It is possible that I have been too pessimistic about the potential cost savings or growth possibilities, but given the history of synergy in big deals, I think that I am being optimistic. Based on my estimates at least, the value of synergy in this deal is $14.6 billion (and that is assuming it is delivered instantaneously).
Bottom line: If synergy is the motive for this deal, a great deal has to go right for ABInBev to break even on this deal, let alone create value.

The Disconnect
The history of 3G Capital as successful value creators predisposed me to give them the benefit of the doubt, when I started assessing the deal. After looking at the numbers, though, I don't see the value in this deal that would justify the premium paid. It is possible, perhaps even likely, that there is some aspect of the deal, perhaps taxes or other benefits, that I am not grasping. If so, I would encourage you to use my template, change the numbers that you think need to be changed, make your own assessment and enter them in this shared Google spreadsheet. It is also possible that even the smartest investors in the world can sometimes let over confidence drive them to over react. Time will tell!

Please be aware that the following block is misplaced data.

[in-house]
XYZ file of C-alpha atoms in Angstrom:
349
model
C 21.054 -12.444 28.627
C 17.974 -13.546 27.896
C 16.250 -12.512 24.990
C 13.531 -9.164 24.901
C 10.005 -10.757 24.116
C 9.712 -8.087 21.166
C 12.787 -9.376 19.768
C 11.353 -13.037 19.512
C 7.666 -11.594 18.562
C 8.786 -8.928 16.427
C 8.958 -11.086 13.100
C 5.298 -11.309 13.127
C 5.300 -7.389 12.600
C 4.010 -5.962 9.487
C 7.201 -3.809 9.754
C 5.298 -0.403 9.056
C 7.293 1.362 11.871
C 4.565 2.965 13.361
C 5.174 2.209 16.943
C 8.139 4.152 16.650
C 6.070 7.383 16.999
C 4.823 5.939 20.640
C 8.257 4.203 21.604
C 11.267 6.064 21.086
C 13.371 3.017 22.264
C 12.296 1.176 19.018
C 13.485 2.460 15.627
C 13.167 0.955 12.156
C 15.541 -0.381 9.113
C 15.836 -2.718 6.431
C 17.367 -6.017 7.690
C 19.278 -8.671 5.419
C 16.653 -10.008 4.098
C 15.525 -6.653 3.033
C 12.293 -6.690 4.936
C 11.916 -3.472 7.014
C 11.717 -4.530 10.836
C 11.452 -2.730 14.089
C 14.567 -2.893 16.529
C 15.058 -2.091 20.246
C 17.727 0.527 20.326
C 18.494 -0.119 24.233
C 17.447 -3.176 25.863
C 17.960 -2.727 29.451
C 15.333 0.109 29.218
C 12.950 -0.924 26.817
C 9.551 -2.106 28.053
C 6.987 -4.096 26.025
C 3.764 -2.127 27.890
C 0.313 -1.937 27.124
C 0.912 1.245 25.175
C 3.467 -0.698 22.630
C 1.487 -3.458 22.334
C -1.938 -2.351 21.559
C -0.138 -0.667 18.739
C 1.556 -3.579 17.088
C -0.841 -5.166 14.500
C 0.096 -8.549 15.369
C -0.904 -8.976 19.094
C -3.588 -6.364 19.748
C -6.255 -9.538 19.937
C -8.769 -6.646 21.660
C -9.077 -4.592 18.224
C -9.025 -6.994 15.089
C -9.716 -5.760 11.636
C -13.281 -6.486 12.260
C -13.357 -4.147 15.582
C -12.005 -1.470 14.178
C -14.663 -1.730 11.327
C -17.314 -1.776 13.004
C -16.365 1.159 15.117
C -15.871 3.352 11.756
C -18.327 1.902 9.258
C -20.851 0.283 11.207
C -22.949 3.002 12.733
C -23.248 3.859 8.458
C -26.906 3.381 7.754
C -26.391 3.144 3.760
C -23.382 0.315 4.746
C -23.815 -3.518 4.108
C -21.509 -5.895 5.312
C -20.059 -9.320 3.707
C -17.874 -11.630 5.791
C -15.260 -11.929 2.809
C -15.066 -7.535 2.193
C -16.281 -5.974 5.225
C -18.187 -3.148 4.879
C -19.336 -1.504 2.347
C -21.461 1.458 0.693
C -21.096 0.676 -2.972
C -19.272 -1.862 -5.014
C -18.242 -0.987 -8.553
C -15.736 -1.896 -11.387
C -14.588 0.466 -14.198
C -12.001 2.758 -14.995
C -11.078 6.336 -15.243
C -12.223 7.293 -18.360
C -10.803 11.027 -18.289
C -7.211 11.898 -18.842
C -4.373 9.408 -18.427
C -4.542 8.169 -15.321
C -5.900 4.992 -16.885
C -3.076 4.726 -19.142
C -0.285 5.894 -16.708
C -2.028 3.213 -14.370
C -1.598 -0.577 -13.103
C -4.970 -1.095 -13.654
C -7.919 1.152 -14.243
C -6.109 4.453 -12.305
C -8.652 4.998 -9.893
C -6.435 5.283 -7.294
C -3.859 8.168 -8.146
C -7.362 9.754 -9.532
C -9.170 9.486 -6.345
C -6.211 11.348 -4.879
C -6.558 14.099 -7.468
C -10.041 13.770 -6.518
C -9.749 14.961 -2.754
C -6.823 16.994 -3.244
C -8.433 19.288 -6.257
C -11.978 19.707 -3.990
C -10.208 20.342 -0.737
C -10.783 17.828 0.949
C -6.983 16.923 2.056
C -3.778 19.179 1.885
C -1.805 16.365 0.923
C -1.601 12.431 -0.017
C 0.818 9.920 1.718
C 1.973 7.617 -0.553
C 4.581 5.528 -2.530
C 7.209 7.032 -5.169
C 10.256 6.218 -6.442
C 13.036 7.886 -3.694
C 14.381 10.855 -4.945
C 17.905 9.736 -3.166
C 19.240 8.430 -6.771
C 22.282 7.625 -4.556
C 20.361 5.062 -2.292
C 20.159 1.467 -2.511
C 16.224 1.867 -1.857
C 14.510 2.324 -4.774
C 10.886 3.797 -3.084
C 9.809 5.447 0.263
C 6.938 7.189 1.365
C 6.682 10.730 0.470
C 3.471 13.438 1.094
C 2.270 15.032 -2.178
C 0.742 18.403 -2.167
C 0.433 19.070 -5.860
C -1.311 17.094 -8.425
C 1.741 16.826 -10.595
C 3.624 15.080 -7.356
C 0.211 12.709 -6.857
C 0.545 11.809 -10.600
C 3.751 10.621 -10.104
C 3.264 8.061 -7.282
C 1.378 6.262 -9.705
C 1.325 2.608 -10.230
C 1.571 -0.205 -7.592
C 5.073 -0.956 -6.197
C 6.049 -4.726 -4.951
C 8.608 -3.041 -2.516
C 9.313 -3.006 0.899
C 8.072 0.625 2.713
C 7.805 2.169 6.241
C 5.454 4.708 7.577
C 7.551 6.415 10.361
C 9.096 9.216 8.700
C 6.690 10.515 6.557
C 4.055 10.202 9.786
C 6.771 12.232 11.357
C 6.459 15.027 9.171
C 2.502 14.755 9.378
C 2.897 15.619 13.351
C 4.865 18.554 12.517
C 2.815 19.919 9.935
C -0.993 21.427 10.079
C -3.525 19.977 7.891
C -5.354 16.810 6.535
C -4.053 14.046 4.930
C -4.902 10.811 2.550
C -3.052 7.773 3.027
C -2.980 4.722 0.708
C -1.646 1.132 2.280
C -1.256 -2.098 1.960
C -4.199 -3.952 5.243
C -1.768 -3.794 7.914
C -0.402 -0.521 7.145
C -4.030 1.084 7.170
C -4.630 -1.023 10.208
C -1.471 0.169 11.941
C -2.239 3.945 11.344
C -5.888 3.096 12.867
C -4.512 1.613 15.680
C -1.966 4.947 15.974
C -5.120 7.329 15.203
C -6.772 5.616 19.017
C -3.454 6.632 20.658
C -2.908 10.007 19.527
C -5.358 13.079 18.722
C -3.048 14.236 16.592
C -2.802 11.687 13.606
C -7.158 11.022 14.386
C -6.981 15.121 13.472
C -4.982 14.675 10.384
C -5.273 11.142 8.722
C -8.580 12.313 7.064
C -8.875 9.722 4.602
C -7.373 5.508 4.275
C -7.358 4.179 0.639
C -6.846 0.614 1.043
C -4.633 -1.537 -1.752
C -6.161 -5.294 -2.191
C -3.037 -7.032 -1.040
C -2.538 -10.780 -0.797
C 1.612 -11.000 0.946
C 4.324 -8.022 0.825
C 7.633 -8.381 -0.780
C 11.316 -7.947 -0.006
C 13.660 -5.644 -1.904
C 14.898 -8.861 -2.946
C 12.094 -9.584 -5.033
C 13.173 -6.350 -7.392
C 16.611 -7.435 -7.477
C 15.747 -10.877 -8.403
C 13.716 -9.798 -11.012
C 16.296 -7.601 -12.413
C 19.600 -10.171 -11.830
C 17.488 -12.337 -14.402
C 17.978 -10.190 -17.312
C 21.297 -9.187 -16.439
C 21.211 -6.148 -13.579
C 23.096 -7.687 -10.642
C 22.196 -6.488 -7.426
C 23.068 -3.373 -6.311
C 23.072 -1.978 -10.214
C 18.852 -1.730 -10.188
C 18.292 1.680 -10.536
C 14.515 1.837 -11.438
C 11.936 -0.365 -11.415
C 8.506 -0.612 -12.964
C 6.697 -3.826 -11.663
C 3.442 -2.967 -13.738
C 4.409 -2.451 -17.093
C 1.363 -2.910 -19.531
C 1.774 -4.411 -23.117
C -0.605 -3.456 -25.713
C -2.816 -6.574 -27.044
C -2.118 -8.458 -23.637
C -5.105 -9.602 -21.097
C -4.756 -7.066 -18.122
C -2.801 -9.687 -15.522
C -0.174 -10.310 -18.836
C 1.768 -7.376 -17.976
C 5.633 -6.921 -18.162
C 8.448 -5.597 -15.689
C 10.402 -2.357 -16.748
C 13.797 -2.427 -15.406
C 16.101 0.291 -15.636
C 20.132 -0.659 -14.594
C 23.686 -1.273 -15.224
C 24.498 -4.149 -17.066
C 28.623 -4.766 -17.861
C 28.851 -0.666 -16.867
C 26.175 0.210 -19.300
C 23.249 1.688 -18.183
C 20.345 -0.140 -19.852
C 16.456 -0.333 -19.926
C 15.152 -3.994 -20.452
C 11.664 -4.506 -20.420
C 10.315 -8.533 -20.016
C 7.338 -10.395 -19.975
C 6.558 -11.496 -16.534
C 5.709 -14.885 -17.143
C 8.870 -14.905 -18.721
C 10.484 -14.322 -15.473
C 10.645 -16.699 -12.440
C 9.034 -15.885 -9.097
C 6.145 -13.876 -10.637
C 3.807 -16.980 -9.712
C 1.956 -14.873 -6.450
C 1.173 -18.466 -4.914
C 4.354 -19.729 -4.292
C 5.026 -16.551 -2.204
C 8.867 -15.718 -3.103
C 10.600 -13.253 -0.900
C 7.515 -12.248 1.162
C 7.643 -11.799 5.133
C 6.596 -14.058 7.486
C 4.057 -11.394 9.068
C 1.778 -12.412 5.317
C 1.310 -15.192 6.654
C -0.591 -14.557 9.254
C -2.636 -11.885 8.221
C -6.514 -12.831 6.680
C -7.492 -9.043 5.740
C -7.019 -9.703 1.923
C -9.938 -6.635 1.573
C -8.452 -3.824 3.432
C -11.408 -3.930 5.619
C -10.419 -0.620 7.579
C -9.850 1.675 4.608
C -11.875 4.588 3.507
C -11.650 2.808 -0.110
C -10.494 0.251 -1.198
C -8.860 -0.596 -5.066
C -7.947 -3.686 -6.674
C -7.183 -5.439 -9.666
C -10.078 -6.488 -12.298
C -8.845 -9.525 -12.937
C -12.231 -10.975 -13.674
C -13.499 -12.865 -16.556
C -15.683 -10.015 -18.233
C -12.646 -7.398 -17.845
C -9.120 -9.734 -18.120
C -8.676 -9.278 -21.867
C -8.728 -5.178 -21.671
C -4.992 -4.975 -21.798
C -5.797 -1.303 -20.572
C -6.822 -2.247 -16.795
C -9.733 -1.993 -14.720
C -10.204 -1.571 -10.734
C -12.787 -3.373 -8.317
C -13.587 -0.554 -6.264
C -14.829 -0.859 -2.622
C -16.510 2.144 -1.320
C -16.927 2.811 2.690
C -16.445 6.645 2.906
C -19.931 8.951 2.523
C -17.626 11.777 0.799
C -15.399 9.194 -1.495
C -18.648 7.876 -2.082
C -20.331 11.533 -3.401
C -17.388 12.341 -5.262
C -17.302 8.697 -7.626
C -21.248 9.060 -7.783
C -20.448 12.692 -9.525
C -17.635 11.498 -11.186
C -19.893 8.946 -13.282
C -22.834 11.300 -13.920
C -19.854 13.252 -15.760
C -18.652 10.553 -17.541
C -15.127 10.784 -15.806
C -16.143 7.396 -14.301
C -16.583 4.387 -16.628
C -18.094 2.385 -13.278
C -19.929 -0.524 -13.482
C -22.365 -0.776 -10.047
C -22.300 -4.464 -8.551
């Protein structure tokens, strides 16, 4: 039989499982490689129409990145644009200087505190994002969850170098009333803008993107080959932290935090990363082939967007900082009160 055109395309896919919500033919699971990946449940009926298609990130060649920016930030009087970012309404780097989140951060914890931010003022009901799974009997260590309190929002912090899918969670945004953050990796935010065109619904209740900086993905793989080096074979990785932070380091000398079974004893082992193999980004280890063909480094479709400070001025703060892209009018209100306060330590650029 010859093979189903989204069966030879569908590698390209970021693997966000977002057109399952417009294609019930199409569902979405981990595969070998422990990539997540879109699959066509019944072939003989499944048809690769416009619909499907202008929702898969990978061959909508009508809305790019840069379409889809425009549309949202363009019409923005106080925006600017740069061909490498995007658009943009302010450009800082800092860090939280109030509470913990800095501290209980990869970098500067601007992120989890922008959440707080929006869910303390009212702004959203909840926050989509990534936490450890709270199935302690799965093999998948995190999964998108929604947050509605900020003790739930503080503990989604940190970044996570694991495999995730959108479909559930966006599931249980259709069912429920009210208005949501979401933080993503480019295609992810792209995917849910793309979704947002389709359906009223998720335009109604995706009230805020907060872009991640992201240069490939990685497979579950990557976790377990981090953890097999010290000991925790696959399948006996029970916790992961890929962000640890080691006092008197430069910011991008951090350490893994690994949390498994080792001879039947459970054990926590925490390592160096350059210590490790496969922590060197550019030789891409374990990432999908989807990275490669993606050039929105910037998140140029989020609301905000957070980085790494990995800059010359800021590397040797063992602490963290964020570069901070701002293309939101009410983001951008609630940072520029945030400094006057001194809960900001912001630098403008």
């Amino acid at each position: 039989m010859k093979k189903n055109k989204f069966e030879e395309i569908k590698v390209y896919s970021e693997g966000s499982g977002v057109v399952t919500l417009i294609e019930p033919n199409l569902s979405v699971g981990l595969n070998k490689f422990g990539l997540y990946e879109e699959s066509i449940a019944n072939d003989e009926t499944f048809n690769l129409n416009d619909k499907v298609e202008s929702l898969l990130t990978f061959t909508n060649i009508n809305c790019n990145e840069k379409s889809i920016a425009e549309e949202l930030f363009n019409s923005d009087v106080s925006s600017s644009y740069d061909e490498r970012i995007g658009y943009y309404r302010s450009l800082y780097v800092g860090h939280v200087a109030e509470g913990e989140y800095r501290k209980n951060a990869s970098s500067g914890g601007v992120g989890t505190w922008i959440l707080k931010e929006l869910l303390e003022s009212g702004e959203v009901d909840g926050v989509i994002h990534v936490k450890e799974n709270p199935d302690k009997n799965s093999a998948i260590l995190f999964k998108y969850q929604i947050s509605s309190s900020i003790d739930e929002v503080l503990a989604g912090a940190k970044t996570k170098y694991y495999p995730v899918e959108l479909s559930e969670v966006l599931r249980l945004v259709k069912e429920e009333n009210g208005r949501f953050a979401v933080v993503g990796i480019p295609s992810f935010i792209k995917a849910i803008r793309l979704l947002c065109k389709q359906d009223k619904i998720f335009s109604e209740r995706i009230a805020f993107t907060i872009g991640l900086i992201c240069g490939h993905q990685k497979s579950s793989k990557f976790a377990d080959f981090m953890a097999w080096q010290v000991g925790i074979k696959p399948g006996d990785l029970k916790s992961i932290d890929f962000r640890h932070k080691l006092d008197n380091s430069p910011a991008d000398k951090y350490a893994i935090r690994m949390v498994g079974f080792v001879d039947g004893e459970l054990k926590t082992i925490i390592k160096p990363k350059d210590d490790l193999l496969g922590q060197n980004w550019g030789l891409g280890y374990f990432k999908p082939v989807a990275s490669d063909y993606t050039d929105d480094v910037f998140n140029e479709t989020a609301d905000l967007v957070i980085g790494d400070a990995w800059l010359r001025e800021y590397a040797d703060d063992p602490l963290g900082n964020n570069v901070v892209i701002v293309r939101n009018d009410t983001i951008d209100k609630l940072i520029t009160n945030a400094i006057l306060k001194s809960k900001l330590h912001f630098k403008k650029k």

YouTube version

Data Attachments
  1. ABInBev Annual Report (2014)
  2. SABMiller Annual Report (2015)

  1. SABMiller: Status Quo and Control Value
  2. Value of Synergy 
  3. Google Shared Spreadsheet for Deal Analysis


Travis Lundy said...

A question of procedure...